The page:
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Research Handbook on Intellectual Property and Competition Law

Research Handbook on Intellectual Property and Competition Law

Elgar original reference

Edited by Josef Drexl

This comprehensive Handbook brings together contributions from American, Canadian, European, and Japanese writers to better explore the interface between competition and intellectual property law. Issues range from the fundamental to the specific, each considered from the angle of cartels, dominant positions, and mergers. Topics covered include, among others, technology licensing, the doctrine of exhaustion, network industries, innovation, patents, and copyright.

Chapter 18: Competition Policy and Intellectual Property in the WTO: More Guidance Needed?

Robert D. Anderson

Subjects: economics and finance, law and economics, law - academic, competition and antitrust law, intellectual property law, law and economics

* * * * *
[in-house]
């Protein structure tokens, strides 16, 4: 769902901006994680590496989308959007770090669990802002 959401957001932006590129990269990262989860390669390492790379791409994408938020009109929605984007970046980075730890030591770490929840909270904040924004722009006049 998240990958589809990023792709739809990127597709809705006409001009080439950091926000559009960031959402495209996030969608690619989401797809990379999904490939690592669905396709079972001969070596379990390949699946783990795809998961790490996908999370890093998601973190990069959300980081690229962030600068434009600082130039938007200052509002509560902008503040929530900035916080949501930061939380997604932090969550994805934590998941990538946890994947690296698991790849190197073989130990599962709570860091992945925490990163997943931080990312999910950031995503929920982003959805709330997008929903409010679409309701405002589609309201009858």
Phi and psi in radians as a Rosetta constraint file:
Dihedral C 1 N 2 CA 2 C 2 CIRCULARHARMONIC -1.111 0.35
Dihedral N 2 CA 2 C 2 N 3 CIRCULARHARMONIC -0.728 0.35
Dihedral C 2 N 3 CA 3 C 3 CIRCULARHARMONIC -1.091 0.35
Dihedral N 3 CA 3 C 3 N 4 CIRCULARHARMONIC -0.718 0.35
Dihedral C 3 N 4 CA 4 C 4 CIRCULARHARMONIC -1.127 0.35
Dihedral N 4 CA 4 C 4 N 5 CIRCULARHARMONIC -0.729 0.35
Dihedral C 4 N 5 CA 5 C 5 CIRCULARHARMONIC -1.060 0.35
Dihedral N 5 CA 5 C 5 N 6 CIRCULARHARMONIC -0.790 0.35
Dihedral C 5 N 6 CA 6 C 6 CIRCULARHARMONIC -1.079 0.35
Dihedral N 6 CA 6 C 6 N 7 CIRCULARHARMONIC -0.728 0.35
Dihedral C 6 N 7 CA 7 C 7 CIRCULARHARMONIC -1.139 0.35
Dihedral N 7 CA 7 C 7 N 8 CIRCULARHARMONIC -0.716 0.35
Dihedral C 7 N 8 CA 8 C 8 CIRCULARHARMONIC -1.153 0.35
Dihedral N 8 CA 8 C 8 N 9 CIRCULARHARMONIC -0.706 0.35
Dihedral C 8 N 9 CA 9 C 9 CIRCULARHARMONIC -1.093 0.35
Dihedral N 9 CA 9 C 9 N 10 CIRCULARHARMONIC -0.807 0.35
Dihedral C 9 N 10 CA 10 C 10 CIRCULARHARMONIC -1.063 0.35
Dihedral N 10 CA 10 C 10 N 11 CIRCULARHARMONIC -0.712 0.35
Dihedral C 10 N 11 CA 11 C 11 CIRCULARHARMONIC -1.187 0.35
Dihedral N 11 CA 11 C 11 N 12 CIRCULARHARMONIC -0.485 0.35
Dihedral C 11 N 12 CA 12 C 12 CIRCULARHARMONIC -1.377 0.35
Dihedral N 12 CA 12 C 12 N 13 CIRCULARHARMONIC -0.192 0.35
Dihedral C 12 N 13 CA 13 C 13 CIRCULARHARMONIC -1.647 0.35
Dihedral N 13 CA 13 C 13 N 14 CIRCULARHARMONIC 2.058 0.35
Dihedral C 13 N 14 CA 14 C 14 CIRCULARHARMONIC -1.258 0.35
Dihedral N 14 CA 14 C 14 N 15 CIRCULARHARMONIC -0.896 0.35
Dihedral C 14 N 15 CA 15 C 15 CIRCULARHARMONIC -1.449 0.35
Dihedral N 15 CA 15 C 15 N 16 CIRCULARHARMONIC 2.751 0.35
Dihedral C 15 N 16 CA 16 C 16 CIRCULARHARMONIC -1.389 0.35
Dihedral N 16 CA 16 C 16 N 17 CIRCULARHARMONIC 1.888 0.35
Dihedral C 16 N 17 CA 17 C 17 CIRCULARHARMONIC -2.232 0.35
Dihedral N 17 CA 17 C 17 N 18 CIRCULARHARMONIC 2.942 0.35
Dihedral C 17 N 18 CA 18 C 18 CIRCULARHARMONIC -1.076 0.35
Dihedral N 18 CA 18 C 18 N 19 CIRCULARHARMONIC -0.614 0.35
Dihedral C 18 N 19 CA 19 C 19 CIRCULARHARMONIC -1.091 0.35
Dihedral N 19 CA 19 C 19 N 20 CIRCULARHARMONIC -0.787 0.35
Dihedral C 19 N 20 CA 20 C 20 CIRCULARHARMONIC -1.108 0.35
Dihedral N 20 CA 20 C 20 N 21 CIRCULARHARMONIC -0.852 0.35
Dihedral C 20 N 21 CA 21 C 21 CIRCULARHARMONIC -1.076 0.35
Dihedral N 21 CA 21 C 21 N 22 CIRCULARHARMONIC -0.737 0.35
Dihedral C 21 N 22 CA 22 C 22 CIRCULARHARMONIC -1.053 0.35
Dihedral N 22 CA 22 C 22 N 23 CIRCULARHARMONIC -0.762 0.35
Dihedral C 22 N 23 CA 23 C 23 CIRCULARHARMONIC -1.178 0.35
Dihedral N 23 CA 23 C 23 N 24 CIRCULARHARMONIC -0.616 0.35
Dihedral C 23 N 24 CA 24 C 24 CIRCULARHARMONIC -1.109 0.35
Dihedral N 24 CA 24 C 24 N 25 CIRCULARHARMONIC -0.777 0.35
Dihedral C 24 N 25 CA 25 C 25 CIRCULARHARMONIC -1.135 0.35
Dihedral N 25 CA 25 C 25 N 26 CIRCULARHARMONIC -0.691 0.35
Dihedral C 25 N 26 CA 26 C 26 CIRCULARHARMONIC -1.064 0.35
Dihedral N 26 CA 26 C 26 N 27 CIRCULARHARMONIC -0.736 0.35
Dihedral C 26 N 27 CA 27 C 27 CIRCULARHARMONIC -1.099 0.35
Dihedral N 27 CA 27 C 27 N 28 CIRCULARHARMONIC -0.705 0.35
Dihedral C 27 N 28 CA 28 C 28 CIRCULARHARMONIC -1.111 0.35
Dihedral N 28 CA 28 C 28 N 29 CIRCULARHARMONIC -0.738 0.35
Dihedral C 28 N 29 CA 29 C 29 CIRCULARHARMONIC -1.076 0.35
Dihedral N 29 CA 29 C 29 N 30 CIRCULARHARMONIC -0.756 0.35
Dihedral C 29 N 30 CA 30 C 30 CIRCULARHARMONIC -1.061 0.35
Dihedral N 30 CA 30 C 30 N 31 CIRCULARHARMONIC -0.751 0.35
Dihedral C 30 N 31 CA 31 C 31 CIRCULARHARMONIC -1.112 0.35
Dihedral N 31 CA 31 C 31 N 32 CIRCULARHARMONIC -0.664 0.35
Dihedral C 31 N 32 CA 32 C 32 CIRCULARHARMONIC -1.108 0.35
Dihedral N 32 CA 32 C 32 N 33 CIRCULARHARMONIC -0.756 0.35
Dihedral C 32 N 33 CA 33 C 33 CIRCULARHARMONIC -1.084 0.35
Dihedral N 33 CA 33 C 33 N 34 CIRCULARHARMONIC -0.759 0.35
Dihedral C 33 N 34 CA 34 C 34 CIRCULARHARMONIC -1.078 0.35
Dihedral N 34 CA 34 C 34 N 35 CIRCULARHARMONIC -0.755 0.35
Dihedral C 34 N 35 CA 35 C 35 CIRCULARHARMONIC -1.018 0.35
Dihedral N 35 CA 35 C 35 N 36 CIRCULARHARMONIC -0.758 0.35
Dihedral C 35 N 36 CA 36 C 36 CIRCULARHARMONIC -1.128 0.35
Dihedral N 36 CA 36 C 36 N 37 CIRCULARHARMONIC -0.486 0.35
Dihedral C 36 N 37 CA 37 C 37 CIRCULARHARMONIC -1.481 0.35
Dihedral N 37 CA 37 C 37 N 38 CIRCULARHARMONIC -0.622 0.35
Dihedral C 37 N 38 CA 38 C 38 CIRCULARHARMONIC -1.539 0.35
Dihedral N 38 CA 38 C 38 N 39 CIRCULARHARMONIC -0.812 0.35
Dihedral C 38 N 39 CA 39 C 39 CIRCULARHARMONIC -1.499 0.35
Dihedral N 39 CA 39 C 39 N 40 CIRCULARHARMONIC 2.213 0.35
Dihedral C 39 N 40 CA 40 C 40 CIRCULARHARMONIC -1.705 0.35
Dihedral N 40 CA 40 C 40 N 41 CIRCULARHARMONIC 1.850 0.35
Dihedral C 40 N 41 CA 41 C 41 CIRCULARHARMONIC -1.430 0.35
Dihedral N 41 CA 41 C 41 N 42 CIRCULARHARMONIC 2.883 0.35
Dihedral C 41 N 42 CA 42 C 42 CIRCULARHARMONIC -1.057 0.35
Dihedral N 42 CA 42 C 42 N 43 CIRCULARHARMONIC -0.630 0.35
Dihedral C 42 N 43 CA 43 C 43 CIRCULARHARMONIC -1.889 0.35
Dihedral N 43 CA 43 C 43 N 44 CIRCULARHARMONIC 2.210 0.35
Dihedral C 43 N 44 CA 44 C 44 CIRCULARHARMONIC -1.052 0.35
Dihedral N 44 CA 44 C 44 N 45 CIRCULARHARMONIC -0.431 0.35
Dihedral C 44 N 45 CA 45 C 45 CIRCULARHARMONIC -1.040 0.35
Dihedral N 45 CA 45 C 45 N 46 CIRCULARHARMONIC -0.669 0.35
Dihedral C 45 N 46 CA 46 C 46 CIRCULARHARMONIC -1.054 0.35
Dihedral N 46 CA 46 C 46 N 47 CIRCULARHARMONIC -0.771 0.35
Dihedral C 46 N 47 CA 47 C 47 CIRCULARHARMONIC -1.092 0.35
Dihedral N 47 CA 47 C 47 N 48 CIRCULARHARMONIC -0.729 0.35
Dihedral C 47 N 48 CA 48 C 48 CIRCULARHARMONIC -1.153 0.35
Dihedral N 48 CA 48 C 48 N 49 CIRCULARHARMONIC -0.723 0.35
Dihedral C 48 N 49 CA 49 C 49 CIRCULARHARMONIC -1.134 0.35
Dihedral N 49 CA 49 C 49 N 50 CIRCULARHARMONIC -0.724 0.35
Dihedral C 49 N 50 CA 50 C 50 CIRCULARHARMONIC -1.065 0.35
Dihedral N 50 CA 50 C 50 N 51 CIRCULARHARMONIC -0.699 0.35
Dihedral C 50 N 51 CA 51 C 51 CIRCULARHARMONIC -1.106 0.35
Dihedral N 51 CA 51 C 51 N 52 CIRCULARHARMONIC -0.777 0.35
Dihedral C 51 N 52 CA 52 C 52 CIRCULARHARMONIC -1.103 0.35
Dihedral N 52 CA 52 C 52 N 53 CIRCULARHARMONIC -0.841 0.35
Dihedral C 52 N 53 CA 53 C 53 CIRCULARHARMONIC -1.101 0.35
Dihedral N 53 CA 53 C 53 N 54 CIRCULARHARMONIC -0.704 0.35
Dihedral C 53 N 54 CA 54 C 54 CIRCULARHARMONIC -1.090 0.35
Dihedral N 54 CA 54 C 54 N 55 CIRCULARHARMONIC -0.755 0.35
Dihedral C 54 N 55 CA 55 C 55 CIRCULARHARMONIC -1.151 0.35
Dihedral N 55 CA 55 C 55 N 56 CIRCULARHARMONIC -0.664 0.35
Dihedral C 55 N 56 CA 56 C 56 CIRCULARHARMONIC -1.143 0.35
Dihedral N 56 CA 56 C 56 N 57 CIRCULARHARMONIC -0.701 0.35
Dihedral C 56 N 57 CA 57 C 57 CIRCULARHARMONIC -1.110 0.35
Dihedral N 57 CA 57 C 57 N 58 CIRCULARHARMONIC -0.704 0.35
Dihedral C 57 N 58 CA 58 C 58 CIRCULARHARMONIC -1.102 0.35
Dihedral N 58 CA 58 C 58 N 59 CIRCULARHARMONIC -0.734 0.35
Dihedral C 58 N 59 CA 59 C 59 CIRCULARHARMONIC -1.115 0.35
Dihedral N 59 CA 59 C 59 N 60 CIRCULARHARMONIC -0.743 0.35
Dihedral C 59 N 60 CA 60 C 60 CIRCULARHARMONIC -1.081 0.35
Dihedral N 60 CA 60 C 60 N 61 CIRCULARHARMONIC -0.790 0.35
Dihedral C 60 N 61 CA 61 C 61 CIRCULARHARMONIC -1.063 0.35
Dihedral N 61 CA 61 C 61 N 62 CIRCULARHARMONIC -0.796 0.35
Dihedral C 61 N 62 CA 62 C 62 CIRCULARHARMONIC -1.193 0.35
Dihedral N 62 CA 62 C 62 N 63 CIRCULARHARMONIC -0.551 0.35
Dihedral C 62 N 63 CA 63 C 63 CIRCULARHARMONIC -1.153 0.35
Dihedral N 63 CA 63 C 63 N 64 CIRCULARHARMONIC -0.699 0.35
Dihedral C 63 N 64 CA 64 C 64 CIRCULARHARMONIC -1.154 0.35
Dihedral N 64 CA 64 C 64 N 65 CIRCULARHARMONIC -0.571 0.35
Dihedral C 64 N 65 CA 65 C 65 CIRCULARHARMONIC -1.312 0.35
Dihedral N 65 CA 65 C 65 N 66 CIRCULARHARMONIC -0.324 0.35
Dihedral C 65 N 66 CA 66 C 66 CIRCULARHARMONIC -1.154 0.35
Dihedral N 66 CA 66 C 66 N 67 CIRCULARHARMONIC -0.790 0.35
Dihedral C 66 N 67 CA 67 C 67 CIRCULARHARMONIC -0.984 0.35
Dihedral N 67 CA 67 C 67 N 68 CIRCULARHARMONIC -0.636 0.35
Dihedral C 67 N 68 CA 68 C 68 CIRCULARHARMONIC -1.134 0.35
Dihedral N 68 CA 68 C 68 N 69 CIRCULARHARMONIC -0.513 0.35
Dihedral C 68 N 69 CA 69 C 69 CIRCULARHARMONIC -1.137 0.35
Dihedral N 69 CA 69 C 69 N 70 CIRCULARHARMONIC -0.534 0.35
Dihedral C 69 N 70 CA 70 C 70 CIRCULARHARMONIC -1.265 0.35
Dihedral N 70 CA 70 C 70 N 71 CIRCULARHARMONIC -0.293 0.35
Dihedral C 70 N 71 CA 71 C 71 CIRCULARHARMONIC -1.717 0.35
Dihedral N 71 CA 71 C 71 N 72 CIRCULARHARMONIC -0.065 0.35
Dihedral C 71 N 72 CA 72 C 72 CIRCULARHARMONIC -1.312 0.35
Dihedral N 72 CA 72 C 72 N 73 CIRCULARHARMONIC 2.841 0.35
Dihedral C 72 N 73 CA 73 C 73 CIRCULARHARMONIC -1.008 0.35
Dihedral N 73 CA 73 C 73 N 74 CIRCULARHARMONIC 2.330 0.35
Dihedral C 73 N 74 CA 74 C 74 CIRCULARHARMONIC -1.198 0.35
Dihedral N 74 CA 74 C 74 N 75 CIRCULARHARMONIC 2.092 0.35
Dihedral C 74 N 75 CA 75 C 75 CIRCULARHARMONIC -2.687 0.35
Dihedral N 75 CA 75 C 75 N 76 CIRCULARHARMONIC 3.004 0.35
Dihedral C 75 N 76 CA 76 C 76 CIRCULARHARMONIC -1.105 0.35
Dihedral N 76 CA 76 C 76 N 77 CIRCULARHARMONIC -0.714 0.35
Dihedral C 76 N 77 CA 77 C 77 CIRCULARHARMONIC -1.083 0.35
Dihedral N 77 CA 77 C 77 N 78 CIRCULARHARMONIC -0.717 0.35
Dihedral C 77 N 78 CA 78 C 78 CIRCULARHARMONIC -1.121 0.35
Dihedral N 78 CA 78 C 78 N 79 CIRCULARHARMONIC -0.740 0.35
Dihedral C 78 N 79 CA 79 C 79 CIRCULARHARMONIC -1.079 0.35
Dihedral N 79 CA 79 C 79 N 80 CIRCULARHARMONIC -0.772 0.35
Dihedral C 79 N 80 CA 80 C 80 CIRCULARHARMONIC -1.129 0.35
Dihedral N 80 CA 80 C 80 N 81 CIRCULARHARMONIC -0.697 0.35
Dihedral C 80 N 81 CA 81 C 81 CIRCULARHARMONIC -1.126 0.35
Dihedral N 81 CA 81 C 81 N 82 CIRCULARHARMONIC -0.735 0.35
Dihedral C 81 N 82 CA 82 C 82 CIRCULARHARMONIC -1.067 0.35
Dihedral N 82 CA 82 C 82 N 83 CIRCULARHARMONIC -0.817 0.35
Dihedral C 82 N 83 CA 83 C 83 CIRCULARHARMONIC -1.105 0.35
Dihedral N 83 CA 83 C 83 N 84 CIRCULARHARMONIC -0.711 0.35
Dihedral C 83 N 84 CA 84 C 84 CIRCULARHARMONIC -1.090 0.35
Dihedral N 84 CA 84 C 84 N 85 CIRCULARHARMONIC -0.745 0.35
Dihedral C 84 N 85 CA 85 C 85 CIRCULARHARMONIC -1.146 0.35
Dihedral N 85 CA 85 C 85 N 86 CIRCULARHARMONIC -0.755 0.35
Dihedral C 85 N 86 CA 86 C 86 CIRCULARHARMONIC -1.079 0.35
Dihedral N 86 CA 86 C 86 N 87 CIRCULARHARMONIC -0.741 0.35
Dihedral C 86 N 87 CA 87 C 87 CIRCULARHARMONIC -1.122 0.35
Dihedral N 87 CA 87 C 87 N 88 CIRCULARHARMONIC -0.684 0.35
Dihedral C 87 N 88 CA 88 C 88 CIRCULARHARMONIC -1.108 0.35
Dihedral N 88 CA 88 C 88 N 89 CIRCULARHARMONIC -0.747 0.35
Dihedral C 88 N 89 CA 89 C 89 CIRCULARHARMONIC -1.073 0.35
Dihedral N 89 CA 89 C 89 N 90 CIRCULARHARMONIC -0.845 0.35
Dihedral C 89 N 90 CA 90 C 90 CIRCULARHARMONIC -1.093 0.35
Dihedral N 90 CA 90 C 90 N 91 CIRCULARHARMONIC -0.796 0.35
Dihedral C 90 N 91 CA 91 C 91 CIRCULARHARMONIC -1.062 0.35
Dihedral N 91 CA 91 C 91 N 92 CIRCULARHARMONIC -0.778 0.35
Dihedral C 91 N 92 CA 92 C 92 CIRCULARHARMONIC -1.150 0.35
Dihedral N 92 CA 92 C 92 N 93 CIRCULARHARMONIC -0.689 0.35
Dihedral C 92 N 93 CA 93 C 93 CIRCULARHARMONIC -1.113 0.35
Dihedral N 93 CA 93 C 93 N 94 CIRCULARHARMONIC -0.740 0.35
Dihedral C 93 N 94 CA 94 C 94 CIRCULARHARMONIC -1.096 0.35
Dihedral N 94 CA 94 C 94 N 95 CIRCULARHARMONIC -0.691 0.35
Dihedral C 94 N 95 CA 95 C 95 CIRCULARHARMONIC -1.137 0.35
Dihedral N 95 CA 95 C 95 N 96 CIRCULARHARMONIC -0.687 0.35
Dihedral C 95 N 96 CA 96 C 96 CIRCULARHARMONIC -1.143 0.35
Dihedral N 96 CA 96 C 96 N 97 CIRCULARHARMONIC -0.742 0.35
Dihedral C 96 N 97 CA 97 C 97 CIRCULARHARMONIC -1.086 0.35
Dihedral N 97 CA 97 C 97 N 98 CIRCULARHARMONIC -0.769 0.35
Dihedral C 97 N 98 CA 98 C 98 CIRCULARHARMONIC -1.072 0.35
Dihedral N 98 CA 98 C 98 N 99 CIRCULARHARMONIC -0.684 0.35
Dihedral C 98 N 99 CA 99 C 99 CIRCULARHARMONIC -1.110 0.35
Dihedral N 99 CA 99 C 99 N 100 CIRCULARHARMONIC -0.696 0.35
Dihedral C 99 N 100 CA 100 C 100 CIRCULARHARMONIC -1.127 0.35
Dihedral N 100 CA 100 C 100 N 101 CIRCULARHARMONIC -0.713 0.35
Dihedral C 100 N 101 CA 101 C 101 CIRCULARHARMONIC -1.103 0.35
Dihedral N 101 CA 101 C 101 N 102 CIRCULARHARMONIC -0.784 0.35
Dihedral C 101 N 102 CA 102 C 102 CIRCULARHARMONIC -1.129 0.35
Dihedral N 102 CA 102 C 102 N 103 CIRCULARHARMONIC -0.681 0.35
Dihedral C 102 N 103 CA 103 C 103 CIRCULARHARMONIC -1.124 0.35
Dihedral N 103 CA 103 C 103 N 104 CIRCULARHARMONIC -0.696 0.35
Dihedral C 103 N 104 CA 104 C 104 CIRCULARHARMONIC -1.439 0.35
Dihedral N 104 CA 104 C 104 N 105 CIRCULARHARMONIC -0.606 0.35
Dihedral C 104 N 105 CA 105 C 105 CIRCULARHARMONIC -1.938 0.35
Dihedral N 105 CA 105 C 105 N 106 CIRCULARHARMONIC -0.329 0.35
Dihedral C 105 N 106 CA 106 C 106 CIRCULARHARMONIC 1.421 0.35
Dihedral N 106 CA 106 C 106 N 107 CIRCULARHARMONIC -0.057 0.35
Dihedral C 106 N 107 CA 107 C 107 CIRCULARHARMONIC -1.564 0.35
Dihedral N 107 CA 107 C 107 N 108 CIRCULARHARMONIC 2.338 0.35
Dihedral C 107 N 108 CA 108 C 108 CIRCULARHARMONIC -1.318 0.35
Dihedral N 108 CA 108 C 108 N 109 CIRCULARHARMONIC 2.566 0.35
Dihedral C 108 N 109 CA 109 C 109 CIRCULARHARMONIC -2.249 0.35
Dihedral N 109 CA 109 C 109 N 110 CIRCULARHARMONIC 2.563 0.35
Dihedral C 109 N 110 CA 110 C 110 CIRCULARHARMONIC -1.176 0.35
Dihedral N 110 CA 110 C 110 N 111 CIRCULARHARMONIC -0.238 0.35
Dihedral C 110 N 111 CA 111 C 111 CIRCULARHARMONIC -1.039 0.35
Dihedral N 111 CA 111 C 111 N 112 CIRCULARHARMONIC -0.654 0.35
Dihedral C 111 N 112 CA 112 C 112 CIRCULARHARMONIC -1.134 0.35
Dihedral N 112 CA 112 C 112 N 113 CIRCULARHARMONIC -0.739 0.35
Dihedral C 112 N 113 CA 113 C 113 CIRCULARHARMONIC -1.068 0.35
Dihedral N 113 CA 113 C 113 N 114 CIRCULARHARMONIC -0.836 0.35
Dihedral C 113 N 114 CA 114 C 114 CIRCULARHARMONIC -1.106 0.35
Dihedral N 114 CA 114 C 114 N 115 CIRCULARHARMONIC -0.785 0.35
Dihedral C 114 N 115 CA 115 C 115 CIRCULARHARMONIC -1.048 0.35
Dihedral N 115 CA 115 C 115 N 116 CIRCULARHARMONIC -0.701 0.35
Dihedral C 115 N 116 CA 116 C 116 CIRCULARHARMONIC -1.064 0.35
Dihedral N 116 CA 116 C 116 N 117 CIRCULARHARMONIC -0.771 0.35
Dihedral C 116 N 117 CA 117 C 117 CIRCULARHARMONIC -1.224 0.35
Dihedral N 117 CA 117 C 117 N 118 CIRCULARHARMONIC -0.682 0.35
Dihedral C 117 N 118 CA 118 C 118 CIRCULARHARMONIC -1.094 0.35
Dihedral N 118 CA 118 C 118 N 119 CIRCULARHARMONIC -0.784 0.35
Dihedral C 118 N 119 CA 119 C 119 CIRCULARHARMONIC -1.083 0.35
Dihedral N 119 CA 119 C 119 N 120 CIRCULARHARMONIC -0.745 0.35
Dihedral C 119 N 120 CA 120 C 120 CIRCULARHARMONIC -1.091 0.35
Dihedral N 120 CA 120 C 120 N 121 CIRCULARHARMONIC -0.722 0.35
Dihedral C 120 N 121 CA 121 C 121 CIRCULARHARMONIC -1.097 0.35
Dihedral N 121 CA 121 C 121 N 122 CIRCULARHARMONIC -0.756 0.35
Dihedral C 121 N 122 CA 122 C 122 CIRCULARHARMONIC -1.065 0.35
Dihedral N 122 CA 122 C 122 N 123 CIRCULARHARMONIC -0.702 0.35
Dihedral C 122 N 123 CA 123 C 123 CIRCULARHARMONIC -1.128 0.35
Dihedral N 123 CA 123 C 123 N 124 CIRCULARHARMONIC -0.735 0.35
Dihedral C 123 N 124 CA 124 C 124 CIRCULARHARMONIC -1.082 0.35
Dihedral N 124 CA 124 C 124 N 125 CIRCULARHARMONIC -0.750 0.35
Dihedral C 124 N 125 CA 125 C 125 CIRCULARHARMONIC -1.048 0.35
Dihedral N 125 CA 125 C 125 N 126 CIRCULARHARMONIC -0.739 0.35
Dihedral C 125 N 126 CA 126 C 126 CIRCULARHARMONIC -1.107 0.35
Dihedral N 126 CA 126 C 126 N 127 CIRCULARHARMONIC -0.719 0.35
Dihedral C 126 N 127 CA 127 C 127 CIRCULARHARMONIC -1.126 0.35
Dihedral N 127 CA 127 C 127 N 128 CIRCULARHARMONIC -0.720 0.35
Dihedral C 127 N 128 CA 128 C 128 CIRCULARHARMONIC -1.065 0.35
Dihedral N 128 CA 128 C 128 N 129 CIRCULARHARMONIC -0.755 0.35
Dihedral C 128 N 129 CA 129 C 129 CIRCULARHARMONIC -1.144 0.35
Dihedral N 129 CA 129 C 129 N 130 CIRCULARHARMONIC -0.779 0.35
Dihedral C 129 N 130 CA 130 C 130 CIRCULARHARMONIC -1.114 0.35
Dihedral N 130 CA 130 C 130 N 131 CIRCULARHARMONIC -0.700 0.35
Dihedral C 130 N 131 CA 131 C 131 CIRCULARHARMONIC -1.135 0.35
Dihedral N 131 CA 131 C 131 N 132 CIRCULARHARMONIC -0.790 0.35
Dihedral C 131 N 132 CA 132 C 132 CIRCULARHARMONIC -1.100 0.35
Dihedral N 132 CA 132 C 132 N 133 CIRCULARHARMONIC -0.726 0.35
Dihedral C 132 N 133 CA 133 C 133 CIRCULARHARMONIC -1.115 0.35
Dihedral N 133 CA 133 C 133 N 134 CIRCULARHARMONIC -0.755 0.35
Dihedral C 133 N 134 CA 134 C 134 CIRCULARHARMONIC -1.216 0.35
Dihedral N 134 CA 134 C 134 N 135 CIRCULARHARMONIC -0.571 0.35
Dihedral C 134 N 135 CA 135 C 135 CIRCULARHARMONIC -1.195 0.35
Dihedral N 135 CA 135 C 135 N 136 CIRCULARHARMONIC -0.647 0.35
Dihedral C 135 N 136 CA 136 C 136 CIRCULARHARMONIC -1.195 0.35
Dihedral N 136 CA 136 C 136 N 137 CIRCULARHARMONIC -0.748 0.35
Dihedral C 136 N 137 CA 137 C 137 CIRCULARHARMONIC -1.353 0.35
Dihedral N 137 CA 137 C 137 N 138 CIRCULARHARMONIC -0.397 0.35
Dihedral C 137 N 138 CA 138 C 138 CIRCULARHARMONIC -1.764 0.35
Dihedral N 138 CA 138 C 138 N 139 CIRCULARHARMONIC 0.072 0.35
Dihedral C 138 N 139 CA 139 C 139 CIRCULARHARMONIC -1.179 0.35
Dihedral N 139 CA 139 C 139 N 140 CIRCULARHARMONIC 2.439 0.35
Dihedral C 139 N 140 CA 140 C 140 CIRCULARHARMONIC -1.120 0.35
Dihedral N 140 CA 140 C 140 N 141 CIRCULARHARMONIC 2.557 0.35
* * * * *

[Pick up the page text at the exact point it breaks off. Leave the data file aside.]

Robert D. Anderson* 1 Introduction Recognition of the legitimate role of competition policy vis-à-vis intellectual property rights (IPRs) and licensing practices is an important element of the overall balance embodied in the WTO Agreement on Trade-Related Intellectual Property Rights (TRIPS). The relevant provisions acknowledge that ‘licensing practices or conditions pertaining to intellectual property rights which restrain competition may have adverse effects on trade and may impede the transfer and dissemination of technology’ and stipulate that WTO Members ‘may adopt, consistently with the other provisions of this Agreement, appropriate measures to prevent or control’ practices constituting ‘abuse[s] of intellectual property rights having an adverse effect on competition in the relevant market’.1 As examples of such practices, the Agreement refers to exclusive grant-back conditions, conditions preventing challenges to validity and coercive package licensing.2 These provisions reflect concerns regarding the potential anti-competitive effects of IPRs protected under the Agreement that were expressed particularly by developing countries during the negotiation of the Agreement in the course of the Uruguay Round of multilateral trade negotiations.3 * The chapter has been prepared strictly in the author’s personal capacity. The views expressed must not be attributed to the WTO, its Secretariat, or any of its Member governments. 1 See Article 40(2) TRIPS. In addition, Article 8(2) provides that ‘Appropriate measures, provided that they are consistent with the provisions of this Agreement, may be needed to prevent the abuse of intellectual property rights by right holders or the resort to practices which unreasonably restrain trade...

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